Anti-corruption groups file complaint against Lebanon's PM in France

Lebanon's caretaker Prime Minister Najib Mikati heads a cabinet meeting in Beirut

By Maya Gebeily and Juliette Jabkhiro

BEIRUT/PARIS (Reuters) - Two anti-graft groups have filed a complaint in France against Lebanon's billionaire caretaker premier Najib Mikati and his relatives, seeking an investigation into alleged financial crimes including money laundering, according to a document seen by Reuters.

In a statement issued by his office, Mikati said he had not been formally notified of the complaint and that his family's wealth was acquired transparently and legally. It said the accusations were part of a "media campaign" aimed at "insulting him and his family members".

Forbes lists Mikati and his brother Taha as Lebanon's two richest men, tied for the top with $2.8 billion net worth each.

The complaint, dated April 2, was lodged at the National Financial Prosecutor's office in France by anti-corruption groups Sherpa and the Collective of Victims of Fraudulent and Criminal Practices in Lebanon.

The National Financial Prosecutor's office in France said it could not immediately confirm receipt of the complaint, and declined further comment.

The complaint lays out an array of companies and real estate owned by Mikati and relatives in France, or registered in other countries, saying they warrant further inquiry to establish alleged acts of money laundering and receiving stolen goods.

"That's the kind of mechanical consequences of being a billionaire politician - you consider your position to be a kind of shelter against prosecution," William Bourdon, a lawyer for Sherpa, told Reuters on Thursday.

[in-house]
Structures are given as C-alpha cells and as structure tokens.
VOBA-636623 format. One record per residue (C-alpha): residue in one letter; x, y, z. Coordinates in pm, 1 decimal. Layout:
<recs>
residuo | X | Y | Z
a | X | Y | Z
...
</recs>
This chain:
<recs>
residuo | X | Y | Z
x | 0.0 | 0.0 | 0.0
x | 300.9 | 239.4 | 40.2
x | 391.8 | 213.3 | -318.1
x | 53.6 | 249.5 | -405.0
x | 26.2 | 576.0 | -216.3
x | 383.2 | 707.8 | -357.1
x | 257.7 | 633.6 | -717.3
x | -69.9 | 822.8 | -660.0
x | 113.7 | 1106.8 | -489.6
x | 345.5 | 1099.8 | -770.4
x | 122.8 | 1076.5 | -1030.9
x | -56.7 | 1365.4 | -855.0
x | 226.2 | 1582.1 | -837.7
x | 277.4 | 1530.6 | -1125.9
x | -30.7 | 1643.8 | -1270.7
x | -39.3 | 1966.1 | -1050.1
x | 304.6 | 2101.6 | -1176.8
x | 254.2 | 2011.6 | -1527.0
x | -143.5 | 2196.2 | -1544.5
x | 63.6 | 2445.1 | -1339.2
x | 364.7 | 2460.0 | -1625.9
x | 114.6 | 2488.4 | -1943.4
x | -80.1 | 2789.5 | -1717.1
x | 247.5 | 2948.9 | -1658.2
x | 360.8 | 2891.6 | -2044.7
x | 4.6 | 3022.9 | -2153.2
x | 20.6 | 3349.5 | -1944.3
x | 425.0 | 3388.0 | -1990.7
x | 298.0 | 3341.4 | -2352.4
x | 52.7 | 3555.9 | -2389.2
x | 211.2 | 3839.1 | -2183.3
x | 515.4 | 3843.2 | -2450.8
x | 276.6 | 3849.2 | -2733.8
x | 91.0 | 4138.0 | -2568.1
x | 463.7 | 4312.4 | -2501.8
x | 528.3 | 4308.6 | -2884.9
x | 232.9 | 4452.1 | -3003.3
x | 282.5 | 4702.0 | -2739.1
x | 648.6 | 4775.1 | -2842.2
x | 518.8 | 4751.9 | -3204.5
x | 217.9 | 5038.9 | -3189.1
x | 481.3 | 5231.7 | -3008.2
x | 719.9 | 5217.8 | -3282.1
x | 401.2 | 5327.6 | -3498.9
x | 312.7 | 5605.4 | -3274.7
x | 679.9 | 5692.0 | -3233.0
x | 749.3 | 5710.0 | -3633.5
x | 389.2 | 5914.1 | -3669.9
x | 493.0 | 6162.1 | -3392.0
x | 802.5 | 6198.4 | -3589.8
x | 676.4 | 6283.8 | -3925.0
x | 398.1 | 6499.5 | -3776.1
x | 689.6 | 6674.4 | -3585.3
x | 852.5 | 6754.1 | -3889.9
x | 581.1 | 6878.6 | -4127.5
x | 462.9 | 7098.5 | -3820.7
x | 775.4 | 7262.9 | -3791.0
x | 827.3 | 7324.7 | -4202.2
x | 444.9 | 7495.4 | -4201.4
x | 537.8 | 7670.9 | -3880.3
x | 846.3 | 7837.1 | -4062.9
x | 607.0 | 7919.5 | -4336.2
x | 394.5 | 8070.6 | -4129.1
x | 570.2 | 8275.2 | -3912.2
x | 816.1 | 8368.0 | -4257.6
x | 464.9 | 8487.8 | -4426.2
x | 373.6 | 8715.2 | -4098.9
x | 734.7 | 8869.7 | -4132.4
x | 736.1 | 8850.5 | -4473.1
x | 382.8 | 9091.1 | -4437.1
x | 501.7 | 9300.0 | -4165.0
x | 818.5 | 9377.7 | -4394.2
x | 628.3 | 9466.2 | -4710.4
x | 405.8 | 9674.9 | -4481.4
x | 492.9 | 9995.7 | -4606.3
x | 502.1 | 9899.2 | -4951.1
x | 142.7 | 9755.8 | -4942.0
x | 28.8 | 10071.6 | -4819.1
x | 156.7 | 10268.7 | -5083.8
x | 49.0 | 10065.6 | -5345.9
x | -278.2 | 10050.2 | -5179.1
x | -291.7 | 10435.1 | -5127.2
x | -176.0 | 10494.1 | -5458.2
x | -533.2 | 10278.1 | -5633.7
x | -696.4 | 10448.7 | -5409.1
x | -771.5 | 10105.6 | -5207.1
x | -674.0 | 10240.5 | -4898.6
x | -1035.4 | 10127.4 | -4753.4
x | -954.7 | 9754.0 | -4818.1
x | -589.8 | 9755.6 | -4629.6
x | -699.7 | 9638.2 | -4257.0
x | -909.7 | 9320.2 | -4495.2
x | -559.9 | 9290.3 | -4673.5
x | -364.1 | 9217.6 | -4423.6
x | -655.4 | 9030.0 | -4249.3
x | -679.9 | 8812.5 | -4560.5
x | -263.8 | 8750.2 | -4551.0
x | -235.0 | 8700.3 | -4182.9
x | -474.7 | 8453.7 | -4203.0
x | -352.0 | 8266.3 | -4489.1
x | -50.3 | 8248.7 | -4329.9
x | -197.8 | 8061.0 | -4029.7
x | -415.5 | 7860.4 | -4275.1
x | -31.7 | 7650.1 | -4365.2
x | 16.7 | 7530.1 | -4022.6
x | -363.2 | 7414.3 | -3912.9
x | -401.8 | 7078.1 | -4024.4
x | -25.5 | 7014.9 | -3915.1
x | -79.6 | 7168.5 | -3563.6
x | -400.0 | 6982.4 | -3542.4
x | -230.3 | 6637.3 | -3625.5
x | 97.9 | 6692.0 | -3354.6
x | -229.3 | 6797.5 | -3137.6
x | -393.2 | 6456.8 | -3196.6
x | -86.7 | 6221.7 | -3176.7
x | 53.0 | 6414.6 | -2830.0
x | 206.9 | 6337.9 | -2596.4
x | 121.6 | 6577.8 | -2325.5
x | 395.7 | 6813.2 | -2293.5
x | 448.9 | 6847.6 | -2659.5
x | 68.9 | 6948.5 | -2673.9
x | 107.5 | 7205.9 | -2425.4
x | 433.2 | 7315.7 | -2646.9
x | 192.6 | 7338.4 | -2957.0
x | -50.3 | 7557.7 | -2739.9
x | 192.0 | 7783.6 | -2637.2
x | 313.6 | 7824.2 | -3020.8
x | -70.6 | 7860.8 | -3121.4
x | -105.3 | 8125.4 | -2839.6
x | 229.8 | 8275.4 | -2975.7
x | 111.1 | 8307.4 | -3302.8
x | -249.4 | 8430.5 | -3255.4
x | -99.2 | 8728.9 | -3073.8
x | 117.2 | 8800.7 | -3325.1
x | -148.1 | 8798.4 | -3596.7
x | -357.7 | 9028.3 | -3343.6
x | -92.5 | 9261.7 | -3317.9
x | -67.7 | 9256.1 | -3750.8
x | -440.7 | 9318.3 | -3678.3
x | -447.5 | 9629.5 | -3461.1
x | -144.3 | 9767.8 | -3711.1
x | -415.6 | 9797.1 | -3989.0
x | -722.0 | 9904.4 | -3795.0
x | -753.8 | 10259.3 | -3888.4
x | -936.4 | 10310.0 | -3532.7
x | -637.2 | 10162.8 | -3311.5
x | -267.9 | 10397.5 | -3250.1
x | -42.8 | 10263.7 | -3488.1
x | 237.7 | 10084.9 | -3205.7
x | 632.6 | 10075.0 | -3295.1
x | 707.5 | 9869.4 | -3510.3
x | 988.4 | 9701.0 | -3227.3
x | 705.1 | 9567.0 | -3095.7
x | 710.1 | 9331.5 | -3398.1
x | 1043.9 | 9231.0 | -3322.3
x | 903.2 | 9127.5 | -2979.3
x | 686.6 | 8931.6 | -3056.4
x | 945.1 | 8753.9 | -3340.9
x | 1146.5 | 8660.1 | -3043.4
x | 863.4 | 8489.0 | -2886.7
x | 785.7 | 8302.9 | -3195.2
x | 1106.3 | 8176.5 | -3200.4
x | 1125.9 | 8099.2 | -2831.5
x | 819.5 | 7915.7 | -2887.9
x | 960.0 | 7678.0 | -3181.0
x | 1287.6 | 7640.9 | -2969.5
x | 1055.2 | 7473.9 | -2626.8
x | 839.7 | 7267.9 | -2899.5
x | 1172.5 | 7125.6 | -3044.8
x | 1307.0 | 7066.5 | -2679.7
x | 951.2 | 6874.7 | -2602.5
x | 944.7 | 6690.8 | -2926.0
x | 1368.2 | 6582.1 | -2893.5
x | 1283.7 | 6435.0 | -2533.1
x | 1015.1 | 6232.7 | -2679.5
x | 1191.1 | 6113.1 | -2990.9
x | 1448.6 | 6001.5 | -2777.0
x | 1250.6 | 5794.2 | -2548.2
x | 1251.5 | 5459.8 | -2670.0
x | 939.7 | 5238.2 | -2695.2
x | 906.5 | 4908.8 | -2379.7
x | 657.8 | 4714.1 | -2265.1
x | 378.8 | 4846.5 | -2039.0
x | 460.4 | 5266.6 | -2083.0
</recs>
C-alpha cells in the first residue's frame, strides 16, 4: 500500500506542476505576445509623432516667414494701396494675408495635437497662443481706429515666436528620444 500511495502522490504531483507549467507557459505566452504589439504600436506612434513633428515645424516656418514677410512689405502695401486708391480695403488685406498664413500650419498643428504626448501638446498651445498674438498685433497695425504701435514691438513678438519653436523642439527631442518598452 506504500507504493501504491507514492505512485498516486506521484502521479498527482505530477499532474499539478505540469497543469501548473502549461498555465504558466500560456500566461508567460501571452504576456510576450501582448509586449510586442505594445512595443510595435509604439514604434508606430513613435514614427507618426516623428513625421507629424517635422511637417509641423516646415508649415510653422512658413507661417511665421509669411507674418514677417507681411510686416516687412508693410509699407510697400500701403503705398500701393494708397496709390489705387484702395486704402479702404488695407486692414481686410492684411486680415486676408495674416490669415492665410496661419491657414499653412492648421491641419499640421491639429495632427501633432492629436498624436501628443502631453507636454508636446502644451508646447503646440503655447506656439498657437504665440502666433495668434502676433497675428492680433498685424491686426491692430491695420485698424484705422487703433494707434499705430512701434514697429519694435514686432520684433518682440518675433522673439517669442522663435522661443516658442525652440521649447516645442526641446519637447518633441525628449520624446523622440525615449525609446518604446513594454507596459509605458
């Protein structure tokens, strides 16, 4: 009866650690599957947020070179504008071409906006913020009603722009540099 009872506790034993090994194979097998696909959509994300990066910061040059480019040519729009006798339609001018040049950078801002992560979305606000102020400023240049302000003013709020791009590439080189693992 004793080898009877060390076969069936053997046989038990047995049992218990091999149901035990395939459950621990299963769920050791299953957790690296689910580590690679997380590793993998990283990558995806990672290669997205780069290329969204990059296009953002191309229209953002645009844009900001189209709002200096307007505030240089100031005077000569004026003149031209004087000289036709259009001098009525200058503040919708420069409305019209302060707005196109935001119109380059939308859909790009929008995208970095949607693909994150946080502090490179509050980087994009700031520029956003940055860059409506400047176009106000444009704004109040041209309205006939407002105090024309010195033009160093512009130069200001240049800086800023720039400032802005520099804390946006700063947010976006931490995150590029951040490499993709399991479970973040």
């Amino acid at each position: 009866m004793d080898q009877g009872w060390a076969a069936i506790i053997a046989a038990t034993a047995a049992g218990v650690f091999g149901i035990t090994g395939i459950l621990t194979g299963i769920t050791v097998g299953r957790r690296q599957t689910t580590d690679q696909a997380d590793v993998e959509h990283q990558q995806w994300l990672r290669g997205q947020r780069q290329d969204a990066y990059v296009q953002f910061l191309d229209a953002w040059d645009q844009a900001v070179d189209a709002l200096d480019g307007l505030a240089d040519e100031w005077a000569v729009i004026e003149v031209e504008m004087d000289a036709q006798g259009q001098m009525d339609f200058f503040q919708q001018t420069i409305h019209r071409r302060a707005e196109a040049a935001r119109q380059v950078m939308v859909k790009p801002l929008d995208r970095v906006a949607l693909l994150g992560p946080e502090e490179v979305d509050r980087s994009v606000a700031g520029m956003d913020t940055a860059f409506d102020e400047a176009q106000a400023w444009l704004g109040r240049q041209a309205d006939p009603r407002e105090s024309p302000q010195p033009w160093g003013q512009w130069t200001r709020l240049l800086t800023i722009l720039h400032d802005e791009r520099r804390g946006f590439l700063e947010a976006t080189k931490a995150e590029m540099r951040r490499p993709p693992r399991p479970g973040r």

Bourdon said he expected an investigation to be opened, and that it would also establish links between Mikati and Lebanon's former central bank governor Riad Salameh, whose 30-year legacy at the Banque du Liban (BdL) ended last year in tatters.

France and Germany have issued arrest warrants for Salameh as part of their investigations into him and his brother Raja for allegedly taking hundreds of millions of dollars from Lebanon's central bank, to the detriment of the Lebanese state, and laundering the funds abroad.

The Salameh brothers have denied any kind of wrongdoing.

"The complaint particularly draws the attention of the authorities to the financial transfers between the former prime minister, his relatives and the (Central) Bank of Lebanon," a press release by Sherpa on Thursday said.

The statement by Mikati's office said he "confirms that what the family owns as a result of the business of its commercial companies that go back many years is characterised by complete transparency and adherence to applicable laws and the highest ethical principles".

(Reporting by Maya Gebeily and Juliette Jabkhiro; editing by Mark Heinrich)